What do you get when you blend New York-style cabaret, an octet of Broadway and on-their-way-to-Broadway stars, a sensational backup band, music from the silver screen, and a trendy Hollywood-adjacent night spot?

The answer, my friends, is not (to paraphrase Bob Dylan) “blowin’ in the wind,” unless perchance that wind happens to be blowin’ past BARRE vt, the hottest spot in the part of town we Angelinos call Los Feliz.

Following cabaret productions spotlighting the greatest hits of John Hughes’ and Quentin Tarentino’s most popular films, Show At Barre—the brilliantly inspired brainchild of producer Shane Scheel and music director Chris Bratten—returns with For the Record: Baz Luhrmann, its glitziest, most glamorous concoction to date.

With a revolving cast of twenty, eight of whom perform on any given evening, For The Record features performances of over two dozen soundtrack hits from the Australian director’s Strictly Ballroom, Romeo + Juliet, and Moulin Rouge, the latter two presented with snippets of dialog, as well as hair, makeup and costumes to stir up memories of those two epic love stories.

Last Saturday’s show had Sarah Jayne Jensen, Ginifer King, Derek Klena, Michael Motroni, Jason Paige, Darryl Semira, Talia Thiesfield, and Tracie Thoms dazzling the packed house with some of the most exciting vocal performances the Los Feliz neighborhood is likely ever to have heard.

Act One’s tribute to R + J featured Semira as Romeo (“To You I Bestow,” “You And Me Song”) and Jensen as Juliet (“Lovefool,” “#1 Crush”) in a thrillingly romantic set which also included Paige’s “Local God,” Thiesfeld’s “Young Hearts Run Free,” and (in her For The Record: Baz Luhrmann debut) Thoms’ “Everybody’s Free” and, in the evening’s most thrilling segment, a poignant, heartbreaking “When Doves Cry.”

Completing Act One was a quartet of songs from Simply Ballroom: the four male performers’ “Happy Feet,” King’s “Perhaps, Perhaps, Perhaps,” Jensen and Semira’s “Time After Time,” and Klena’s “Love Is In The Air.”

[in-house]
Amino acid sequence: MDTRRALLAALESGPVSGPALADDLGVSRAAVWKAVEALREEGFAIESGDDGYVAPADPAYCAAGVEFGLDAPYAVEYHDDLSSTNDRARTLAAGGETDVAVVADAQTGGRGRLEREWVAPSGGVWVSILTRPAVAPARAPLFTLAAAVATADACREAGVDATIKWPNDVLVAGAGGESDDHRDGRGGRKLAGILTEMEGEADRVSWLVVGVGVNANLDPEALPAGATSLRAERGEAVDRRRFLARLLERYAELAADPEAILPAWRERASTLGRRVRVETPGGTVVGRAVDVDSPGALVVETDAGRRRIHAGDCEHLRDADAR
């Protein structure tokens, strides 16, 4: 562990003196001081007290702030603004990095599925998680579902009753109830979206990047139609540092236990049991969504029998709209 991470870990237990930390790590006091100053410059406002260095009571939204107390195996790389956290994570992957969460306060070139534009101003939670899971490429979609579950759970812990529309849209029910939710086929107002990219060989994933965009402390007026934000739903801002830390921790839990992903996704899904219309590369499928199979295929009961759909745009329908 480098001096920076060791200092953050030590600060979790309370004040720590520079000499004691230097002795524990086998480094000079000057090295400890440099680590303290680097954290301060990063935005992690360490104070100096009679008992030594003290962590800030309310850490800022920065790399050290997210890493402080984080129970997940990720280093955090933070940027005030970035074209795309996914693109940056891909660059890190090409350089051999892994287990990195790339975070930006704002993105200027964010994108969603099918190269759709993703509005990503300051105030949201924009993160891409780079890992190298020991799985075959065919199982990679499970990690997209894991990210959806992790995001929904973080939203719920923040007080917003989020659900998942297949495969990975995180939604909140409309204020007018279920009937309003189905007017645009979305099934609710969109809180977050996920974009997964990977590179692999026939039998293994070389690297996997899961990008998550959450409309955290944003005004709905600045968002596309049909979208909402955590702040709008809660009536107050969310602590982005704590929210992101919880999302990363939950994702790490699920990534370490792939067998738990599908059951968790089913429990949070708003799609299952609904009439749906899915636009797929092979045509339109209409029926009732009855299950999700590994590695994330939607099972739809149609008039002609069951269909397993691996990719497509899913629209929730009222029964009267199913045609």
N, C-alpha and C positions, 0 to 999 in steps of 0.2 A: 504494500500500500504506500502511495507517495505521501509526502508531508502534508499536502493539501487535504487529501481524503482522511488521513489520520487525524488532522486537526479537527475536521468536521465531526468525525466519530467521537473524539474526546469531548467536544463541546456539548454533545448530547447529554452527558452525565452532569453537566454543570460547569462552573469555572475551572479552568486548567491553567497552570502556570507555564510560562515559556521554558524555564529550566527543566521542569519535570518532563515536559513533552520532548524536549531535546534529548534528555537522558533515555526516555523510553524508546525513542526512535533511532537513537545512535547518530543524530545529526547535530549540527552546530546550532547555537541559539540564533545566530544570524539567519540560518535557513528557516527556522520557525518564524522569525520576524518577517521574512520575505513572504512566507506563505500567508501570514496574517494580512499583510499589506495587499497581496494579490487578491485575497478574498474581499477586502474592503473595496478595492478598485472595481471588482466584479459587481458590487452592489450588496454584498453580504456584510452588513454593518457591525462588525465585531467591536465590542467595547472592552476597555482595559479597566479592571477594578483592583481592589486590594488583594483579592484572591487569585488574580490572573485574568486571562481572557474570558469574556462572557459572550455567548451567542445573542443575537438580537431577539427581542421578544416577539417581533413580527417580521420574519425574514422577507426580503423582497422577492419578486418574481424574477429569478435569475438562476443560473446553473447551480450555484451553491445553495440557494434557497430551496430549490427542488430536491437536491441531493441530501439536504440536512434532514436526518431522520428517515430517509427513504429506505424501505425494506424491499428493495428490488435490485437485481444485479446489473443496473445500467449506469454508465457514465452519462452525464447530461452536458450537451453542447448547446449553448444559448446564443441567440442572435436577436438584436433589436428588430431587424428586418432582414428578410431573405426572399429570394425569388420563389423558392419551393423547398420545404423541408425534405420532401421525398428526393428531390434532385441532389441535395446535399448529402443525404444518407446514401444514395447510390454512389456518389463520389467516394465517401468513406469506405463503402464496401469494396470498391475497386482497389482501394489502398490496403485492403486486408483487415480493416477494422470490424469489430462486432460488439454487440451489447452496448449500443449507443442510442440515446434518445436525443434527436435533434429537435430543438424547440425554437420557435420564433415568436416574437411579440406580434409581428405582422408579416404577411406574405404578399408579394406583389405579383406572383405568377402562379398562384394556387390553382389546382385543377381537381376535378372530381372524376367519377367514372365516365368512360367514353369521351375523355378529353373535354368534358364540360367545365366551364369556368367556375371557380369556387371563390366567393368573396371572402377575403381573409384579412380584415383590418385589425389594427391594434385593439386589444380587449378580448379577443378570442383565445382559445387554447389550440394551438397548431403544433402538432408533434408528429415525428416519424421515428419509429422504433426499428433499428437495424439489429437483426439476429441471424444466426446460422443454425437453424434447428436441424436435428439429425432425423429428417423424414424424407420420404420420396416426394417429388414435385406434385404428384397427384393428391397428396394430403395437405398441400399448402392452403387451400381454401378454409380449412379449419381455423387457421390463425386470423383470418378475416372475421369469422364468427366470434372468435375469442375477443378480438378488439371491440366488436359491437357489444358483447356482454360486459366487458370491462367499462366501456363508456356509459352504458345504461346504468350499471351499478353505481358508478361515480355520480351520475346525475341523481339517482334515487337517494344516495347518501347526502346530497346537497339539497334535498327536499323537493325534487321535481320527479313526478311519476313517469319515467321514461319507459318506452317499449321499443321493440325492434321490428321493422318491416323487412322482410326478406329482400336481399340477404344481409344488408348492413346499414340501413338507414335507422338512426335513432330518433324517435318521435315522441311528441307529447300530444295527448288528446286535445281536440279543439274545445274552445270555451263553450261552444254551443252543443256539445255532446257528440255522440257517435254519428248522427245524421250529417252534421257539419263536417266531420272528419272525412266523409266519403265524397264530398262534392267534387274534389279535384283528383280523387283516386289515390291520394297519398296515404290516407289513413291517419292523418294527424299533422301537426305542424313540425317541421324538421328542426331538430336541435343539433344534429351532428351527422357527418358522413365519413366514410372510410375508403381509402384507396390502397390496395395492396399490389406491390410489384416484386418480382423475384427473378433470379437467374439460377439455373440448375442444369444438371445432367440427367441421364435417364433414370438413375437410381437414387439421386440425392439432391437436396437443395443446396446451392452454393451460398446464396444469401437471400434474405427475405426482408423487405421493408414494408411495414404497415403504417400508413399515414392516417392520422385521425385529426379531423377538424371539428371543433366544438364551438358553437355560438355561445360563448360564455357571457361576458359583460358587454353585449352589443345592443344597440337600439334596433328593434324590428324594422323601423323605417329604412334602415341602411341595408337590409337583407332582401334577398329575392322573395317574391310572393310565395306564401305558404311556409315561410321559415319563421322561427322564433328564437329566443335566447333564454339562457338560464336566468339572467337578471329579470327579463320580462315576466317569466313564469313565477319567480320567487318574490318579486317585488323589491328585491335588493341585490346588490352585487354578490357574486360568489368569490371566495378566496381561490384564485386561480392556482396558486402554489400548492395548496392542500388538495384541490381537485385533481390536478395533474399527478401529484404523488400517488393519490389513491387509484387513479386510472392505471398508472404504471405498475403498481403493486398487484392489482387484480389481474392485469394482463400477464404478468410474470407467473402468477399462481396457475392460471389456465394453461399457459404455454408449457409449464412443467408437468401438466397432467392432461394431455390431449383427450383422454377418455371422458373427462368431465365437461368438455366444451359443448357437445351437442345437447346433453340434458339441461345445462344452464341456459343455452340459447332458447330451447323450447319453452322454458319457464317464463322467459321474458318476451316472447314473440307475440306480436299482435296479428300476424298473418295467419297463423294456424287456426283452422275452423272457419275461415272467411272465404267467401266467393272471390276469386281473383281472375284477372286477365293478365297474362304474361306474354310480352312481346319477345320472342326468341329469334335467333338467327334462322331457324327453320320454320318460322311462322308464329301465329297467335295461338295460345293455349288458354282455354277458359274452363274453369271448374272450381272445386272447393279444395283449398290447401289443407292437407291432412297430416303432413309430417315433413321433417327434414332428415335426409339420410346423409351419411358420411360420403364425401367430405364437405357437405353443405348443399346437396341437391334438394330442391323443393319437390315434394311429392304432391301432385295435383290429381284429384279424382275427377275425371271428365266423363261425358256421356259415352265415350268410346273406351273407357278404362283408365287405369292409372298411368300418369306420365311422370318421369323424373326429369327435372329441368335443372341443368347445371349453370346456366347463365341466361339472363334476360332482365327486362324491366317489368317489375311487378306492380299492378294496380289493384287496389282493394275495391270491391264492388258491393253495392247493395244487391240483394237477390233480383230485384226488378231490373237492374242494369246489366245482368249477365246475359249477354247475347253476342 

Following a ten-minute intermission, Act Two’s Moulin Rouge tribute starred King and Klena in the roles made famous by Nicole Kidman and Ewan McGregor, a mood of impending romance and doom set by Semira’s “Nature Boy.” Klena soloed with “Your Song” and “Complainte de la Butte” and King with “Sparkling Diamonds” and “One Day I’ll Fly Away,” the couple duetting the “Elephant Love Medley” and “Come What May.” Motroni, as the flamboyantly made-up Zidler, stole the show with “The Pitch” (joined by Paige and Semira), “Like A Virgin,” and “The Show Must Go On.” Paige’s “Children Of The Revolution” and “El Tango De Roxanne,” Thiesfeld’s “Hindi Sad Diamonds,” and the four women’s rocking “Lady Marmalade” completed the Moulin Rouge set, the entire cast joining voices with Thiesfeld for an infectious “Rhythm Of The Night.”


Saturday’s cast couldn’t have been better, Broadway’s Jensen so delicate a blonde that her powerhouse pipes came as an exciting surprise, Broadway’s King looking like a Kidman/Satine-ringer and singing like a dream, and future Broadway headliner Klena combining looks and vocal prowess in equal proportion. Motroni proved not only a showman extraordinaire, but a vocalist to equal the sensational dancing he’s best known for. One-of-a-kind Paige, his former mop of hair buzzed down to a Squiggy curl, showed off his rafter-raising rock star vocal cords. Handsome young Broadway vet Semira sang stunningly, as did a terrific Thiesfeld. As for Thoms, what other dramatic TV leading lady (100+ episodes of Cold Case) has such triple-threat talents, starring on Broadway and in movies (Rent), on the intimate L.A. stage (And Her Hair Went With Her), and as a Barre cabaret star?

Providing impeccable backup to the evening’s stars were Bratten on keys, Johnny Morrow on bass, Kiel Feher on drums, and Nick Perez on guitar.

Kudos also go out to Jake Simpson (technical director), Travis Hagenbuch (light design), and Matt Starcher (sound), and the rest of the “Behind The Curtain” crew and “Barre Men” credited in the evening’s program.

Performing on other evenings in various octagonal configurations (which may also include Saturday’s stars) are Dionne Gipson, Ben D. Goldberg, Jenna Leigh Green, Arielle Jacobs, Steve Mazurek, John Charles Meyer, Tinke Oyefule, Kate Reinders, Margaret Spirito, Brooke Tansley, Jackie Tohn, and Jessica Keenan Wynn, a number of whose work has been raved about in previous StageSceneLA reviews.

For The Record tickets (currently $20 plus online service charge) are available at Dinner is served at 8:00. The show starts at 9:00. There is a two-drink minimum. Performances are selling out, so reservations are a must—hardly a surprise for what looks to be the L.A. Cabaret Experience of 2011.

Barre, 1714 N. Vermont, Los Angeles.
–Steven Stanley
March 5, 2011

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